NEW YORK ( ETF Digest) -- With inflation pressures either rising or falling, the dollar can be negatively or positively affected. Precious metals, particularly gold, have acted as a hedge against the decline in purchasing power due to a declining dollar. Therefore, most investors have sought refuge using precious metals. Currency debasement and paper money in general have thus caused gold and other precious metals ETPs (ETFs & ETNs) to become an essential part of any portfolio. The issuance of a wide variety of precious metals based ETPs has made adding these to portfolios relatively easy. Previous to their existence, it was cumbersome, time-consuming and off-putting to deal with these products for most investors. Then you either bought gold coins, ingots, futures or options, and, when all else failed -- gold stocks. Gold coins are an inefficient market with illiquidity and serious price spreads for buyers and sellers. Futures and options involved more leverage, qualified investors and a lot of paperwork not to mention more trading.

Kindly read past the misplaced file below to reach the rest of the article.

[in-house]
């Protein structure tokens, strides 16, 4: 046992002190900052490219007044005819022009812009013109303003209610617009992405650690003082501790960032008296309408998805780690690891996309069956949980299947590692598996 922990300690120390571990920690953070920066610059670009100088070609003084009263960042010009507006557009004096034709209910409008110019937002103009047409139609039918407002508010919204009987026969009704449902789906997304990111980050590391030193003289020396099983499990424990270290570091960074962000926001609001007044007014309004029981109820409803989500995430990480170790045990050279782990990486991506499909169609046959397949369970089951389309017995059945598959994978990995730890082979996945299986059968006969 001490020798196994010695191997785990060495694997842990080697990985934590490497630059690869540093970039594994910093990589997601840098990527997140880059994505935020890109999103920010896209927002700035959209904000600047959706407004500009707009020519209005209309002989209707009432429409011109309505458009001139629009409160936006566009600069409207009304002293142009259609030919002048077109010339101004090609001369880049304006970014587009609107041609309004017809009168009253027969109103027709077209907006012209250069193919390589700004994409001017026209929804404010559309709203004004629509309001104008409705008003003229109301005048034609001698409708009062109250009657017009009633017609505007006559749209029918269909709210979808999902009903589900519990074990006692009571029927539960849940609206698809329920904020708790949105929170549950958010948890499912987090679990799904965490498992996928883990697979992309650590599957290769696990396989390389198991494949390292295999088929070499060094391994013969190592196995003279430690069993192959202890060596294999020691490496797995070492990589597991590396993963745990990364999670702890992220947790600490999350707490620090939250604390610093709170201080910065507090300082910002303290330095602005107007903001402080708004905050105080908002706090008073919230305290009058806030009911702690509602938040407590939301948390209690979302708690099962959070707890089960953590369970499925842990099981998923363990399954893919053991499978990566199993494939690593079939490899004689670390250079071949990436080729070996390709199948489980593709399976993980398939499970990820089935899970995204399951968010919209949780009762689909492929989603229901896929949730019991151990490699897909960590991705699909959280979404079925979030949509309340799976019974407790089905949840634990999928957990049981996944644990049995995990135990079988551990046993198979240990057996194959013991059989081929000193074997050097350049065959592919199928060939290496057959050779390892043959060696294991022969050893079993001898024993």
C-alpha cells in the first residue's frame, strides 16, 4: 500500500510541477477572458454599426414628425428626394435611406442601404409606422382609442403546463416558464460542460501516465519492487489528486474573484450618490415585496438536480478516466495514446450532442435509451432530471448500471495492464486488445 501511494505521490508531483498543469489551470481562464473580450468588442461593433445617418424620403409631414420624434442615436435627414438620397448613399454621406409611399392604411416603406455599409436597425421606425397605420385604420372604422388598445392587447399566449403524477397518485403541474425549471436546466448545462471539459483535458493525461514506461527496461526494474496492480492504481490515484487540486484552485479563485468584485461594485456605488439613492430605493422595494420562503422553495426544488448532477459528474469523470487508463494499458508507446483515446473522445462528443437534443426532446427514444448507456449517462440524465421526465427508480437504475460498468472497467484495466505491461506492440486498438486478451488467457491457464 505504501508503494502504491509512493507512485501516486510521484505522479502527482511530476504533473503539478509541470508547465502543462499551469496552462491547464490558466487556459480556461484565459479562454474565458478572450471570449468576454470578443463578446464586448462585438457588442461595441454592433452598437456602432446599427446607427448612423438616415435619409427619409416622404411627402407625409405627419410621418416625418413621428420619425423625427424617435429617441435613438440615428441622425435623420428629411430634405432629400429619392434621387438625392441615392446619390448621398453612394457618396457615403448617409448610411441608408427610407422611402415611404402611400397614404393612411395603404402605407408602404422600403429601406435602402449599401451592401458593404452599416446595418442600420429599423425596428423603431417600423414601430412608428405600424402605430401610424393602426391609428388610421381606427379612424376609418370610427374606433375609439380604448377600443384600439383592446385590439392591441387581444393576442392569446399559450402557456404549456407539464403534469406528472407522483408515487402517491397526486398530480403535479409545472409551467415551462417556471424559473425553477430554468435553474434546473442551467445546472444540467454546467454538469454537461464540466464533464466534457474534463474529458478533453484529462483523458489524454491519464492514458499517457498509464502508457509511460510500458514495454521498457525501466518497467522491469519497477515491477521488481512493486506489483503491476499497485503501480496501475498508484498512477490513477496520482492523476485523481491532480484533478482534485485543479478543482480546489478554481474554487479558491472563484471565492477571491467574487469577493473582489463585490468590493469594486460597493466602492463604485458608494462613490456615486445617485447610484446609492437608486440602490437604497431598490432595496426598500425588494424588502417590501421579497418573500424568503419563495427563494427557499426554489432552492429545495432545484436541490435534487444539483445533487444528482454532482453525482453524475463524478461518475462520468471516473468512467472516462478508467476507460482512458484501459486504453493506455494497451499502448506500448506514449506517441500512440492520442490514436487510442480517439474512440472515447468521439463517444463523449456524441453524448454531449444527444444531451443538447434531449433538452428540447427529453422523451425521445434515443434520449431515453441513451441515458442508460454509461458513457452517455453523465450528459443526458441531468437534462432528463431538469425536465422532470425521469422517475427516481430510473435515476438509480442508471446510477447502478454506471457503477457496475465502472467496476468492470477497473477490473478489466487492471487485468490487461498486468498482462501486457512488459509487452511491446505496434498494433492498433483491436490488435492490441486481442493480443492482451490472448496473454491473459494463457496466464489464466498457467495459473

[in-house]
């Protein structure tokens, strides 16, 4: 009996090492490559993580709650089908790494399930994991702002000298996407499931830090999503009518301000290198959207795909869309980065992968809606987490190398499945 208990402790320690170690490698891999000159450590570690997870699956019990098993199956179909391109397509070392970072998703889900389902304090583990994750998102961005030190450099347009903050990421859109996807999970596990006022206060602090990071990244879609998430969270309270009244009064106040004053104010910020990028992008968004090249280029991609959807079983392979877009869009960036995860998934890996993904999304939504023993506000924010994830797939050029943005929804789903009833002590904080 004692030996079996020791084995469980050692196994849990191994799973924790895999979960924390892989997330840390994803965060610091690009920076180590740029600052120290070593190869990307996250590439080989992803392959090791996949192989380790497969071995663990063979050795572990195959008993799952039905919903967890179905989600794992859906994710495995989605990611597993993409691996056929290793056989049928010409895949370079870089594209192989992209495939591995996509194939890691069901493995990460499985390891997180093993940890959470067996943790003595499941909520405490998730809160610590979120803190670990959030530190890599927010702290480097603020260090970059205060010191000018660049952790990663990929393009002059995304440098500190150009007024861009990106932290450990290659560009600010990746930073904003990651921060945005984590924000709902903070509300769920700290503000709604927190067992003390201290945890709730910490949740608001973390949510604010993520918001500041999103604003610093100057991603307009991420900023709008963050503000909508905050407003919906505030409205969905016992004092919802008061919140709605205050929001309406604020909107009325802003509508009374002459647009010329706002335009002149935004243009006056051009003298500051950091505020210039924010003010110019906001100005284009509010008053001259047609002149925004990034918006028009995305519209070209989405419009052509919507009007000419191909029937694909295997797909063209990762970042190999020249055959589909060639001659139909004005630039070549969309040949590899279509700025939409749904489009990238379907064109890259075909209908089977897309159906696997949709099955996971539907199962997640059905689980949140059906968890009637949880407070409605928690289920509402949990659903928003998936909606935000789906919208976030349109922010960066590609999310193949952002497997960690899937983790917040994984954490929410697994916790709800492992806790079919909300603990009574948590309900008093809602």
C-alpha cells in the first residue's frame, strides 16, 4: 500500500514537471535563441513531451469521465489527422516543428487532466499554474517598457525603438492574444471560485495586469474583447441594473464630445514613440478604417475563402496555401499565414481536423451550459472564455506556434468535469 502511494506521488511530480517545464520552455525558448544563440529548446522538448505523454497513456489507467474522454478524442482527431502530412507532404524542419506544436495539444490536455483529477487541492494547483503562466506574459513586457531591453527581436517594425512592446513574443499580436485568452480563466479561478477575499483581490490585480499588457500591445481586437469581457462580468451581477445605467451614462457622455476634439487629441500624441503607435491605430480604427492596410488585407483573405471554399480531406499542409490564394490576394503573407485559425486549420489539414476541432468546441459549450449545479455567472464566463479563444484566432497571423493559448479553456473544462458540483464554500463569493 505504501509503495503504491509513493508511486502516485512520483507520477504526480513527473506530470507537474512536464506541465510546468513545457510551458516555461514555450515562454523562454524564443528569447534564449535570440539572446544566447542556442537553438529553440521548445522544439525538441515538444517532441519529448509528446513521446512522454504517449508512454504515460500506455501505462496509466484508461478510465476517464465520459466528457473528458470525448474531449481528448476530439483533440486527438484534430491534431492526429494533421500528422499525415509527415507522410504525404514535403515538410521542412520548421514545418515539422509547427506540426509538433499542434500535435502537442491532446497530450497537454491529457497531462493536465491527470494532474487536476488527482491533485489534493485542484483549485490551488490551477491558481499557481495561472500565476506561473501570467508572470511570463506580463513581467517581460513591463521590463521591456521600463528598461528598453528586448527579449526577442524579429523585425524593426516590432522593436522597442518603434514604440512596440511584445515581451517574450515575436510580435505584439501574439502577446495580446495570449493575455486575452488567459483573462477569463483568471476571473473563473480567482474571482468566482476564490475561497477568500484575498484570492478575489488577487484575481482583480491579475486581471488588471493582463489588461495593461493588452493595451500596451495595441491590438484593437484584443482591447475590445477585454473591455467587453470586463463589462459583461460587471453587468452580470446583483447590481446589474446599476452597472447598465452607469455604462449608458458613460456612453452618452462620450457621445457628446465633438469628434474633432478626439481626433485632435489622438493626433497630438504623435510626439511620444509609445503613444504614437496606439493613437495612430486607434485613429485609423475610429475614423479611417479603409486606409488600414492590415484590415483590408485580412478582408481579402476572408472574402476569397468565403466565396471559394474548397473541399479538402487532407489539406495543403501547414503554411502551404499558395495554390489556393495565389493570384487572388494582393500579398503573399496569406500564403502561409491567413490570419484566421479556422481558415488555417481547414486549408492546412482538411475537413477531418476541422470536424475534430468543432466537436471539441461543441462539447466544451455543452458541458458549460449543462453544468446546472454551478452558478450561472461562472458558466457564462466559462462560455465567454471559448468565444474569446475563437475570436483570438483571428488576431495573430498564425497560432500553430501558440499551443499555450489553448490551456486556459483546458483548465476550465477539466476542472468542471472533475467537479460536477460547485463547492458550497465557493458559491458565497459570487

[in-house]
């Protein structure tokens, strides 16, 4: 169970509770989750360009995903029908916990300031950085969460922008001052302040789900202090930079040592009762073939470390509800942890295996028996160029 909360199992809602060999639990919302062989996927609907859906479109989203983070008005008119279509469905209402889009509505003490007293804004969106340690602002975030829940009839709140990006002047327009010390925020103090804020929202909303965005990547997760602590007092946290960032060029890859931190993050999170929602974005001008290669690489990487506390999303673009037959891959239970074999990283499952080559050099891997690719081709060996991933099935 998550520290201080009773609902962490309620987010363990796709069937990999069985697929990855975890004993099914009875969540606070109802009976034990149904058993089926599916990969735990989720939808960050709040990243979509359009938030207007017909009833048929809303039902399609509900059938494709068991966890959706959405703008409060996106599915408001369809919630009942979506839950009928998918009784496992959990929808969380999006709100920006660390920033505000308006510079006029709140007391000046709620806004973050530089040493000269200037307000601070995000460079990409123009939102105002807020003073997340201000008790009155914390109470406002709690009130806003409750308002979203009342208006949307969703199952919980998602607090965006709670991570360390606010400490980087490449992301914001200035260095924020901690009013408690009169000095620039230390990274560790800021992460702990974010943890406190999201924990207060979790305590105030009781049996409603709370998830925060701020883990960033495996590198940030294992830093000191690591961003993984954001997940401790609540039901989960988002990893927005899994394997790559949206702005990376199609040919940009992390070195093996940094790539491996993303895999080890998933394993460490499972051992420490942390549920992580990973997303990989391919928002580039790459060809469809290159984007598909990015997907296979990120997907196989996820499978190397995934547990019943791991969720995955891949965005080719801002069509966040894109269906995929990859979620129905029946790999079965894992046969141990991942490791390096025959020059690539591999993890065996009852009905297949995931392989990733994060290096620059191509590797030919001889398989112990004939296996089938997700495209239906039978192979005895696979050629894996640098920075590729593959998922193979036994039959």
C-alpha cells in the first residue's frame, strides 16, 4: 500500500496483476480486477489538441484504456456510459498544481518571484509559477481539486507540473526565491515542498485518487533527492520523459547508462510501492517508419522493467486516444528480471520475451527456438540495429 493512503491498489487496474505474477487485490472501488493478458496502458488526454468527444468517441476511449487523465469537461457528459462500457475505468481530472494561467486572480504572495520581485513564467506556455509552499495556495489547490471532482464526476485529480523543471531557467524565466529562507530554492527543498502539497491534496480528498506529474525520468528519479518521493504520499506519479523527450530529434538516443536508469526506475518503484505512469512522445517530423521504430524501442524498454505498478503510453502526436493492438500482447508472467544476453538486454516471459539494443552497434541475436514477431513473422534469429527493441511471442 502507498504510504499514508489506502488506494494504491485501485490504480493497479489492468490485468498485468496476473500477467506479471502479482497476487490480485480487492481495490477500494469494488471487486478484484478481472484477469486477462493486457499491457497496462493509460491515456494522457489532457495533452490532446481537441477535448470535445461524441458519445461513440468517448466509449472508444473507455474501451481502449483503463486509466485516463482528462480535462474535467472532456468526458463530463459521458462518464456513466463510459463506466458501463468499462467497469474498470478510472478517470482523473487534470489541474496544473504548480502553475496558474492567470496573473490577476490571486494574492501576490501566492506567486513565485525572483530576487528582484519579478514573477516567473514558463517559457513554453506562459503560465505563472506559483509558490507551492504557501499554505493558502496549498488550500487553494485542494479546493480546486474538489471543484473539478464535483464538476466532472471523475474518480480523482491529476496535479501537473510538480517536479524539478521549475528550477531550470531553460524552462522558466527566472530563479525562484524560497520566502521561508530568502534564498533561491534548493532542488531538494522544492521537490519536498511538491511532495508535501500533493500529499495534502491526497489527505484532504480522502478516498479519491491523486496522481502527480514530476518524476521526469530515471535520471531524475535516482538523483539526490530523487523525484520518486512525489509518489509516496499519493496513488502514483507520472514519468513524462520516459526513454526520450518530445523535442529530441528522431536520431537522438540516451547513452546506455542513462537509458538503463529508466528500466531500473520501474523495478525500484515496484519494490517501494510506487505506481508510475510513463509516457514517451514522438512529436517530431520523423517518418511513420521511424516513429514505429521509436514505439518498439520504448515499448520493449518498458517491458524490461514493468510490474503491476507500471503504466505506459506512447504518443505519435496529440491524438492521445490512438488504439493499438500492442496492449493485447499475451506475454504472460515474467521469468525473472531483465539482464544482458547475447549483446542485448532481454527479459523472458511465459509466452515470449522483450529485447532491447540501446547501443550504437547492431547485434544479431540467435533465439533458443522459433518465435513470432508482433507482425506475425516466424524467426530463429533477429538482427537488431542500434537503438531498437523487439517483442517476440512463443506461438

Easy monetary policies which began shortly after the equity market dotcom collapse (2000-2003) combined with the launch shortly thereafter of GLD in November 2004 (IAU shortly thereafter January 2005) gave us our first precious metals products. Here, we finally had a simple way to deal (buy or sell) gold in an unleveraged security with low costs and good liquidity. The financial crisis of 2008 and beyond led to central bank ZIRP (Zero Interest Rate Policies) and QE (Quantitative Easing--or, money printing) which left the value of the dollar as the primary casualty. To gain protection it was essential investors would gravitate to gold and other precious metals. As a result since the launch of GLD along with easy monetary policies, the ETF has gained 263%.As this is written, gold prices are under heavy selling pressures which began in September 2009. Then as now, hot money seems to be leaving gold in favor of common stocks. But, we've experienced similar and greater percentage declines previously. The U.S. Fed is determined to keep interest rates low through 2014, and despite better recent economic data, some argue more QE is on the horizon. All this said, gold (the "barbarous relic") has been valued by people globally for thousands of years. It and other precious metals will wax and wane along with economic conditions going forward. As a former CTA (Commodity Trading Advisor) and CPO (Commodity Pool Operator), I know the value of having an allocation to direct precious metals markets. We were involved with trading precious metals futures in the late 1970s when price spikes in gold and silver took place as well as their dramatic decline. As with previous ETF issues our technical analysis methodology involved using evaluating monthly charts but we also utilize weekly charts to fine tune positions. The latter circumstance is due to the unique nature of commodity contracts. Most futures contracts to which ETF / ETNs are linked expire quarterly. To be effective, direct commodity investing requires investors to be more active although investors in gold in particular view the asset now as a long-term hold. Nevertheless, we're willing to trade them with the trend being out sometimes when it was more prudent to stay in with hindsight. We do this because we've seen large price changes over the years and remaining sanguine about this sometimes isn't an option. Therefore, it pays to be active and utilize a combination of weekly and daily technical charts to manage risk.Four risk factors should be considered:·The CFTC's varying considerations regarding commodity position limits as applied to the assets of ETF and ETNs--still in limbo.·Commodity exchanges may raise or lower margin requirements to limit speculation which has a substantial indirect effect on ETPs.·The credit quality of ETNs given these are "notes" many guaranteed by Barclay's and Deutsche Bank.·Backwardation (back month contracts lower than front month) and Contango (back months higher than front month) can negatively affect contract rollover for investors. ·Since most commodities trade in dollars, the value of the dollar can positively or negatively affect price behavior. ·Frankly, the rise in many precious metals, particularly gold, is much disliked by the powers that be since it's a negative vote by investors on their stewardship of fiscal and monetary conditions. As a result, they may take actions to restrain price rises where and when they can. In this regard, the Fed may do so by allowing interest rates to rise.ProShares, Direxion Shares and Deutsche Bank feature inverse and leveraged long/inverse ETNs for those investors wishing to hedge or speculate. We feature a technical view of conditions from monthly chart views. Simplistically, we recommend longer-term investors stay on the right side of the 12-month simple moving average. When prices are above the moving average, stay long, and when below remain in cash or short. Some more interested in a fundamental approach may not care so much about technical issues preferring instead to buy when prices are perceived as low and sell for other reasons when high; but, this is not our approach. Premium members to the ETF Digest receive added signals when markets become extended such as DeMark triggers to exit overbought/oversold conditions. On occasion we combine weekly chart views to fine-tune our positions. Uniquely, we also remain aware of conditions with exogenous events (central bank policies, geo-political conditions and so forth.)